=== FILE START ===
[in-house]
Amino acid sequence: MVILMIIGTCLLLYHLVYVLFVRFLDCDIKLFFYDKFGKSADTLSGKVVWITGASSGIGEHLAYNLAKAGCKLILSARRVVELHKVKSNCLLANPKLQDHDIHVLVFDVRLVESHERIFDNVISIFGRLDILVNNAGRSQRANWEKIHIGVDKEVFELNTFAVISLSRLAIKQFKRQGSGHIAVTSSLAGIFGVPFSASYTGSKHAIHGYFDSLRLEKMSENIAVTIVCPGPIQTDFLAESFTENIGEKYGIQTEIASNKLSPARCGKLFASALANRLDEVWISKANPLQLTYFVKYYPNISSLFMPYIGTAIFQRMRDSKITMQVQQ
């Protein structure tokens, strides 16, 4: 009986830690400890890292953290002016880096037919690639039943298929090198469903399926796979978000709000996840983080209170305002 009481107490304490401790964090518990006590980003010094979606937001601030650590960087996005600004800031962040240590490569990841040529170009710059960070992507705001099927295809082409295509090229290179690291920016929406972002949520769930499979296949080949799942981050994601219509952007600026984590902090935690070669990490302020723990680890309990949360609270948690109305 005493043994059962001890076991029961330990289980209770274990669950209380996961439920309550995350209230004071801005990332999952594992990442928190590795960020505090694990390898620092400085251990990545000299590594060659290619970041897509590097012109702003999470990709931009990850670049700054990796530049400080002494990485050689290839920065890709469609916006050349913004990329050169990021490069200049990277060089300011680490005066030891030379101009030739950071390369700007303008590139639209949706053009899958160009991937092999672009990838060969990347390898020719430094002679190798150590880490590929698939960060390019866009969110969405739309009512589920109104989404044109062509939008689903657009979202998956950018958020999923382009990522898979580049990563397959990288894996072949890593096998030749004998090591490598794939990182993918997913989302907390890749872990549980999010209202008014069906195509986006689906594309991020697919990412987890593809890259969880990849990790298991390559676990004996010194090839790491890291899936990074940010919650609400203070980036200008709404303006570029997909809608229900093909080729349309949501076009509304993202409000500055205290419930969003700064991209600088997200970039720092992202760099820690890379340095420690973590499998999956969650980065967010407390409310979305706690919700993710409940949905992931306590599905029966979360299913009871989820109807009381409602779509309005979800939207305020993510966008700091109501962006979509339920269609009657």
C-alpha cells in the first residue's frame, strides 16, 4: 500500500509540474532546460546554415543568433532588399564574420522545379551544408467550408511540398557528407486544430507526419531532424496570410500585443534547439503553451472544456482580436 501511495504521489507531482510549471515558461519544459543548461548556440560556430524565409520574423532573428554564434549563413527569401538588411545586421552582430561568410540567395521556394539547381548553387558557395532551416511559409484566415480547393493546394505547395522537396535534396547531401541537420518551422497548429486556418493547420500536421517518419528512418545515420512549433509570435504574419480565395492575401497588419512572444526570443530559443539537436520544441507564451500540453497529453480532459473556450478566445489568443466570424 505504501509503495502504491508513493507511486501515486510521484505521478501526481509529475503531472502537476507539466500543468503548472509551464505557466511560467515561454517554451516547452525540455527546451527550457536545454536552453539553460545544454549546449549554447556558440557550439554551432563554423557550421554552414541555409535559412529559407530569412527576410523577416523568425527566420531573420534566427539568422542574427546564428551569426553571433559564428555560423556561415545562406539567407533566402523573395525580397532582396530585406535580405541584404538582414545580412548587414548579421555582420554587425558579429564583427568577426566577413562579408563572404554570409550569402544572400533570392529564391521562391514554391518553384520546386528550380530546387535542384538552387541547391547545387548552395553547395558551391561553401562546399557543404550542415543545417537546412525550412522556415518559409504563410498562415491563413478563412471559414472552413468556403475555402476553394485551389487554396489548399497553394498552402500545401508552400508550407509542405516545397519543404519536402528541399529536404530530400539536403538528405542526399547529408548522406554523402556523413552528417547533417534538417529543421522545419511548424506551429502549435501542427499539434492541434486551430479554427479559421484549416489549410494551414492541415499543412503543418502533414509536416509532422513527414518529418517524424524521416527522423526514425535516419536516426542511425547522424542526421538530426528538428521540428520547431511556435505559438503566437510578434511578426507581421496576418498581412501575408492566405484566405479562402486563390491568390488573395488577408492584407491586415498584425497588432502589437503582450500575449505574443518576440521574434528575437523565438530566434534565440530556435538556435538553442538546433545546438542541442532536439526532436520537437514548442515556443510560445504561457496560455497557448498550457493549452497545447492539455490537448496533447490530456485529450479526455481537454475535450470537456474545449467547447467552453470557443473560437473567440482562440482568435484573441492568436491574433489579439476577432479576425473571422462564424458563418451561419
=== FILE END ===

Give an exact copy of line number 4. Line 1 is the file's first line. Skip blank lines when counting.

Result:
C-alpha cells in the first residue's frame, strides 16, 4: 500500500509540474532546460546554415543568433532588399564574420522545379551544408467550408511540398557528407486544430507526419531532424496570410500585443534547439503553451472544456482580436 501511495504521489507531482510549471515558461519544459543548461548556440560556430524565409520574423532573428554564434549563413527569401538588411545586421552582430561568410540567395521556394539547381548553387558557395532551416511559409484566415480547393493546394505547395522537396535534396547531401541537420518551422497548429486556418493547420500536421517518419528512418545515420512549433509570435504574419480565395492575401497588419512572444526570443530559443539537436520544441507564451500540453497529453480532459473556450478566445489568443466570424 505504501509503495502504491508513493507511486501515486510521484505521478501526481509529475503531472502537476507539466500543468503548472509551464505557466511560467515561454517554451516547452525540455527546451527550457536545454536552453539553460545544454549546449549554447556558440557550439554551432563554423557550421554552414541555409535559412529559407530569412527576410523577416523568425527566420531573420534566427539568422542574427546564428551569426553571433559564428555560423556561415545562406539567407533566402523573395525580397532582396530585406535580405541584404538582414545580412548587414548579421555582420554587425558579429564583427568577426566577413562579408563572404554570409550569402544572400533570392529564391521562391514554391518553384520546386528550380530546387535542384538552387541547391547545387548552395553547395558551391561553401562546399557543404550542415543545417537546412525550412522556415518559409504563410498562415491563413478563412471559414472552413468556403475555402476553394485551389487554396489548399497553394498552402500545401508552400508550407509542405516545397519543404519536402528541399529536404530530400539536403538528405542526399547529408548522406554523402556523413552528417547533417534538417529543421522545419511548424506551429502549435501542427499539434492541434486551430479554427479559421484549416489549410494551414492541415499543412503543418502533414509536416509532422513527414518529418517524424524521416527522423526514425535516419536516426542511425547522424542526421538530426528538428521540428520547431511556435505559438503566437510578434511578426507581421496576418498581412501575408492566405484566405479562402486563390491568390488573395488577408492584407491586415498584425497588432502589437503582450500575449505574443518576440521574434528575437523565438530566434534565440530556435538556435538553442538546433545546438542541442532536439526532436520537437514548442515556443510560445504561457496560455497557448498550457493549452497545447492539455490537448496533447490530456485529450479526455481537454475535450470537456474545449467547447467552453470557443473560437473567440482562440482568435484573441492568436491574433489579439476577432479576425473571422462564424458563418451561419